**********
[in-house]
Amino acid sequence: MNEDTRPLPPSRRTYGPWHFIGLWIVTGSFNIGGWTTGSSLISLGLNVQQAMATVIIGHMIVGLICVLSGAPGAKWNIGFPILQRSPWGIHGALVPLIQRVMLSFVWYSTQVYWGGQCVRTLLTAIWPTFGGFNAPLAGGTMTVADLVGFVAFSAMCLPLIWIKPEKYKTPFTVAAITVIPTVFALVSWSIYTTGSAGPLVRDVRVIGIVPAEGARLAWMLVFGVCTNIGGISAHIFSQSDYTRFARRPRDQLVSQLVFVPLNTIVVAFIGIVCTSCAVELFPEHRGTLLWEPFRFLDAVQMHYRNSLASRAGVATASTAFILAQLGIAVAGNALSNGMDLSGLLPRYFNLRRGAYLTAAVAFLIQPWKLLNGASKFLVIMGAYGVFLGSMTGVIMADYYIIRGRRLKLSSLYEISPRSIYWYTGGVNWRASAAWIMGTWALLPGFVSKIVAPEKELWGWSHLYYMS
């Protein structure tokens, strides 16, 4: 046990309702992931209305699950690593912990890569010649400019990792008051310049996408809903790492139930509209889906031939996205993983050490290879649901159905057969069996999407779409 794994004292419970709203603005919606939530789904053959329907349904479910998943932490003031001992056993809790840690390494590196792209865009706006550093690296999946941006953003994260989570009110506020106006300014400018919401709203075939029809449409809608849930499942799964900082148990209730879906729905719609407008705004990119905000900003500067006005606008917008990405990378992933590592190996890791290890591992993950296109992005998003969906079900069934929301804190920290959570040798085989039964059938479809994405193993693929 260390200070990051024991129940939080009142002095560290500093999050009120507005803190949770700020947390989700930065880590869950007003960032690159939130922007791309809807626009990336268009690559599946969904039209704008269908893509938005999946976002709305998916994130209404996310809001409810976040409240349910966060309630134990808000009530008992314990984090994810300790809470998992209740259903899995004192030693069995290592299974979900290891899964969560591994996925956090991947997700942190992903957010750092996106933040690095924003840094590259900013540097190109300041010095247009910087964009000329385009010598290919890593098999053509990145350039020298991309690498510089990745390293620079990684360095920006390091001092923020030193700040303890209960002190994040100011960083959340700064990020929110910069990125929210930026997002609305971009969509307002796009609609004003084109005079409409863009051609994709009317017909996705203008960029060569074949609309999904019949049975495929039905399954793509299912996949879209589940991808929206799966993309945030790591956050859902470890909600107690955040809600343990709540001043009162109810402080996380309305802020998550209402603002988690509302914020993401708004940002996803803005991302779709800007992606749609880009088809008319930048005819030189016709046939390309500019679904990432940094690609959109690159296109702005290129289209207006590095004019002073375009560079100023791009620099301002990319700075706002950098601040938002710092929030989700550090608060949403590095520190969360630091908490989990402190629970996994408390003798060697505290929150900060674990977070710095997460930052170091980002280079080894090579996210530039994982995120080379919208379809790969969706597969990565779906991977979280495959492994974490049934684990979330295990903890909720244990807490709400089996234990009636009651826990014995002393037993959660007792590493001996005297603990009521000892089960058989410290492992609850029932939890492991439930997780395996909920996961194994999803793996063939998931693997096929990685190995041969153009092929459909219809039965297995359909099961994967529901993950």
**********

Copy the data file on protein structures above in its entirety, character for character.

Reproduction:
[in-house]
Amino acid sequence: MNEDTRPLPPSRRTYGPWHFIGLWIVTGSFNIGGWTTGSSLISLGLNVQQAMATVIIGHMIVGLICVLSGAPGAKWNIGFPILQRSPWGIHGALVPLIQRVMLSFVWYSTQVYWGGQCVRTLLTAIWPTFGGFNAPLAGGTMTVADLVGFVAFSAMCLPLIWIKPEKYKTPFTVAAITVIPTVFALVSWSIYTTGSAGPLVRDVRVIGIVPAEGARLAWMLVFGVCTNIGGISAHIFSQSDYTRFARRPRDQLVSQLVFVPLNTIVVAFIGIVCTSCAVELFPEHRGTLLWEPFRFLDAVQMHYRNSLASRAGVATASTAFILAQLGIAVAGNALSNGMDLSGLLPRYFNLRRGAYLTAAVAFLIQPWKLLNGASKFLVIMGAYGVFLGSMTGVIMADYYIIRGRRLKLSSLYEISPRSIYWYTGGVNWRASAAWIMGTWALLPGFVSKIVAPEKELWGWSHLYYMS
């Protein structure tokens, strides 16, 4: 046990309702992931209305699950690593912990890569010649400019990792008051310049996408809903790492139930509209889906031939996205993983050490290879649901159905057969069996999407779409 794994004292419970709203603005919606939530789904053959329907349904479910998943932490003031001992056993809790840690390494590196792209865009706006550093690296999946941006953003994260989570009110506020106006300014400018919401709203075939029809449409809608849930499942799964900082148990209730879906729905719609407008705004990119905000900003500067006005606008917008990405990378992933590592190996890791290890591992993950296109992005998003969906079900069934929301804190920290959570040798085989039964059938479809994405193993693929 260390200070990051024991129940939080009142002095560290500093999050009120507005803190949770700020947390989700930065880590869950007003960032690159939130922007791309809807626009990336268009690559599946969904039209704008269908893509938005999946976002709305998916994130209404996310809001409810976040409240349910966060309630134990808000009530008992314990984090994810300790809470998992209740259903899995004192030693069995290592299974979900290891899964969560591994996925956090991947997700942190992903957010750092996106933040690095924003840094590259900013540097190109300041010095247009910087964009000329385009010598290919890593098999053509990145350039020298991309690498510089990745390293620079990684360095920006390091001092923020030193700040303890209960002190994040100011960083959340700064990020929110910069990125929210930026997002609305971009969509307002796009609609004003084109005079409409863009051609994709009317017909996705203008960029060569074949609309999904019949049975495929039905399954793509299912996949879209589940991808929206799966993309945030790591956050859902470890909600107690955040809600343990709540001043009162109810402080996380309305802020998550209402603002988690509302914020993401708004940002996803803005991302779709800007992606749609880009088809008319930048005819030189016709046939390309500019679904990432940094690609959109690159296109702005290129289209207006590095004019002073375009560079100023791009620099301002990319700075706002950098601040938002710092929030989700550090608060949403590095520190969360630091908490989990402190629970996994408390003798060697505290929150900060674990977070710095997460930052170091980002280079080894090579996210530039994982995120080379919208379809790969969706597969990565779906991977979280495959492994974490049934684990979330295990903890909720244990807490709400089996234990009636009651826990014995002393037993959660007792590493001996005297603990009521000892089960058989410290492992609850029932939890492991439930997780395996909920996961194994999803793996063939998931693997096929990685190995041969153009092929459909219809039965297995359909099961994967529901993950």